the story of a beautiful haunting contains suggestive, explicit, sensual & sexual language, depictions & situations.

bilingual poetry | poemario bilingüe (ebook): Réquiem (Free ~ Gratis @ Amazon.com)

You can download Réquiem free of charge at Amazon.com!

–Offer through amazon.com | August 13-14, 2021, 11:59pm PDT–

¡Podrá obtener a Réquiem gratis via Amazon.com!

–Oferta por amazon.com | 13-14 de agosto de 2021, 11:59pm PDT–


Réquiem is a bilingual attempt at art in Spanish and English. Though some poems in this collection allude to death directly, relate to death indirectly, or consider an afterlife, it also includes many poems that are lighter, happier, or address life in general. Why did I choose Réquiem as the title? To answer this question, we must first consider the following: What is a poet? Two creatures in one: the individual as a human & the poet as an individual. These creatures have two things in common: birth & death. The life that unfolds between these two biological events inspires, touches, scents, tunes, colors, and seasons their words. To feel, touch, smell, hear, see, and taste the essence of their words, all we have to do is read or hear them sincerely and honestly, without agenda and allowing them to rapture and possess us. Some poets suffer poetic deaths while still breathing, years or decades before their biological deaths –hence, the chosen title: Réquiem. Upon our poetic death, as poetic rigor mortis sets in, we simply wait for biological death and the comfort of being absorbed into poetic nothingness. The poet you’re reading is nothing more than a poetic ghost. The poet no longer feels, touches, smells, hears, sees, or tastes this world. I let him die and he chose to die. The poet’s death arrived with Réquiem and is possibly survived –emphasis on possibly– by his first two books of poetry: Poemas Caribeños & Caribbean Poet, as well as a work of fiction titled a future of dreams. Posthumously, the poet will reveal his novel the story of a beautiful haunting.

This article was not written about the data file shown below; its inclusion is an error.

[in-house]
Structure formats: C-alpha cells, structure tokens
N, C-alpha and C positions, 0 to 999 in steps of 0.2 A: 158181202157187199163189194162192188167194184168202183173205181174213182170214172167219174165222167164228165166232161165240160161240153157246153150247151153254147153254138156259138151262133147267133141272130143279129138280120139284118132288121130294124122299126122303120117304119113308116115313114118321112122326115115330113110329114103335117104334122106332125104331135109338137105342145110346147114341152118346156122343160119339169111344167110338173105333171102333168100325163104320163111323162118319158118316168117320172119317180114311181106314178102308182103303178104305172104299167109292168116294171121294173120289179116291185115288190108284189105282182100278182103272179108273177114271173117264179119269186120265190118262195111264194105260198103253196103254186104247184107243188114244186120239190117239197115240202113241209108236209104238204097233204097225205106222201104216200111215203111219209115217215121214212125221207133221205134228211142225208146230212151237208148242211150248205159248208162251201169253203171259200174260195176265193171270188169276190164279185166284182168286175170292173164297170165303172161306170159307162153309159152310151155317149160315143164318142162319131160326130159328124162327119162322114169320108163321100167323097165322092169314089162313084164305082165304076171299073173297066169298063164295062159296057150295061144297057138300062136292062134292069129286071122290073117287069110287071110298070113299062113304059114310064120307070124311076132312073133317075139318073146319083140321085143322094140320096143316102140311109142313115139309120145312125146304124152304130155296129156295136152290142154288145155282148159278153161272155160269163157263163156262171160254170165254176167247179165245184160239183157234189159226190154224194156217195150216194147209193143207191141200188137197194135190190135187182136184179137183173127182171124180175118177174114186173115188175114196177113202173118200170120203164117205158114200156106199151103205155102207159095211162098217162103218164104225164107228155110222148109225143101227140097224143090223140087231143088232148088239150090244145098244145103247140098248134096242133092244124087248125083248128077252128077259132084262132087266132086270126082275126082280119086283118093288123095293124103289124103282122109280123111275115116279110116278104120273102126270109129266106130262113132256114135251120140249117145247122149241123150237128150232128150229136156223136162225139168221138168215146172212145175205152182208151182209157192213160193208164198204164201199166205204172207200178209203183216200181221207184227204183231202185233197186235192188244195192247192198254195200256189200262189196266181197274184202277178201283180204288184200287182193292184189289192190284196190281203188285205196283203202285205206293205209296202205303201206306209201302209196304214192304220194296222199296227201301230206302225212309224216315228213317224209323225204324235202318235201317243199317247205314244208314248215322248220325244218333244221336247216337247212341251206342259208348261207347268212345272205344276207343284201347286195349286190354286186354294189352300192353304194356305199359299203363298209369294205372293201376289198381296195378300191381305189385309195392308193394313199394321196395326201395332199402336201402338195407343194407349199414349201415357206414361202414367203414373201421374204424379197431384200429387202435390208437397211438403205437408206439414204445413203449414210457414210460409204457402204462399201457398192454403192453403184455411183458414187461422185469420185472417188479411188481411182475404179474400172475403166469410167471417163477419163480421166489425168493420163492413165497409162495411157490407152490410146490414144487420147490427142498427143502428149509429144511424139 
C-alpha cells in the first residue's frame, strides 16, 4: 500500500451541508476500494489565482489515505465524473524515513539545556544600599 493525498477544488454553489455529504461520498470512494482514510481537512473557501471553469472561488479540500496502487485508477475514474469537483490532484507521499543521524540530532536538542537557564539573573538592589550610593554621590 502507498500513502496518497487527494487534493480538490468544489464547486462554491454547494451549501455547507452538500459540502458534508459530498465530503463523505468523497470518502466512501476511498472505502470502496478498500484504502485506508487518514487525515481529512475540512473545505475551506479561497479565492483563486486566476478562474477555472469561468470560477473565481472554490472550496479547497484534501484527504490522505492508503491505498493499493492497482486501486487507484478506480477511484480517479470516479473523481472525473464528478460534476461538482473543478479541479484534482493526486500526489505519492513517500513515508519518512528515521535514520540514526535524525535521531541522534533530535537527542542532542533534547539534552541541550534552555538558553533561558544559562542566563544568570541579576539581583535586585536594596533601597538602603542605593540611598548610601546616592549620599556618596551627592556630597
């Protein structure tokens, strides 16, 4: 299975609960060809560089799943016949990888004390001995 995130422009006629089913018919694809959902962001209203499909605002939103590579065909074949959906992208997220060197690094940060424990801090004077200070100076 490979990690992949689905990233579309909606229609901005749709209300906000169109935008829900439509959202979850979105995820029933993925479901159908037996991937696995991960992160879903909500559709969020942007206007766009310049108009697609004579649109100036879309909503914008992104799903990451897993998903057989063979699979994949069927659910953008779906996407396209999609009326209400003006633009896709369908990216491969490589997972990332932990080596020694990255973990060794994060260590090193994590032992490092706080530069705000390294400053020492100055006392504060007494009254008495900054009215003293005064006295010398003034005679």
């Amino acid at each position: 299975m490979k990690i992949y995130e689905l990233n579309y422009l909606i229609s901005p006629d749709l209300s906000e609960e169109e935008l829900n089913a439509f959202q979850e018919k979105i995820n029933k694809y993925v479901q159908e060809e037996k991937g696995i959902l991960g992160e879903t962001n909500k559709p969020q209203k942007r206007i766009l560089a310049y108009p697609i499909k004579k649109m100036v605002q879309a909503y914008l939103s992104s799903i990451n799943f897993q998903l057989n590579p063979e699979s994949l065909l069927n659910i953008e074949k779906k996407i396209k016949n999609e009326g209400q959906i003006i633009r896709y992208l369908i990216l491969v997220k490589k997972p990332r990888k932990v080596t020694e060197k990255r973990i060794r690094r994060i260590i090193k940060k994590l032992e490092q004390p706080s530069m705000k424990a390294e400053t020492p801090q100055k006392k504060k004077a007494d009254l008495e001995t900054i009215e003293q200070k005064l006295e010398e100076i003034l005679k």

Réquiem es una colección poética bilingüe en inglés y español. Aunque algunos poemas en esta colección aluden directa o indirectamente al tema de la muerte o consideran temas de ultratumba, la colección también contiene poemas con temática más leve, feliz, o que simplemente consideran la vida en general. ¿Por qué seleccioné el título Réquiem para este poemario? Para contestar esta pregunta, hay que considerar la siguiente primero: ¿Qué es un poeta? Dos criaturas en una, el individuo como humano y el poeta como individuo. Estas criaturas poseen dos cosas en común: nacer y morir. La vida que se presenta entre ambos eventos biológicos inspira, toca, aromatiza, afina, colorea y sazona sus palabras. Para sentir, tocar, oler, oír, ver y saborear la esencia de sus palabras, sólo tenemos que leerlas o escucharlas sincera y honestamente, sin agenda y permitiendo que nos rapten o posean. Algunos poetas sufren su muerte poética mientras aún respiran, quizás años o décadas antes de su muerte biológica –por lo tanto, el título: Réquiem. Al llegar la muerte poética y al asentarse el rigor mortis poético, esperamos la muerte biológica y el sosiego de ser raptados a la nada poética. El poeta que les escribe ahora es un fantasma poético. El poeta ya no siente, toca, olfatea, escucha, ve o saborea este mundo. Lo dejé morir y decidió morir. La muerte del poeta llegó con Réquiem, y quizás le sobrevivan también –énfasis en quizás– sus dos poemarios: Poemas Caribeños y Caribbean Poet, al igual que su obra de ficción a future of dreams. Póstumamente, el poeta revelará su novela the story of a beautiful haunting.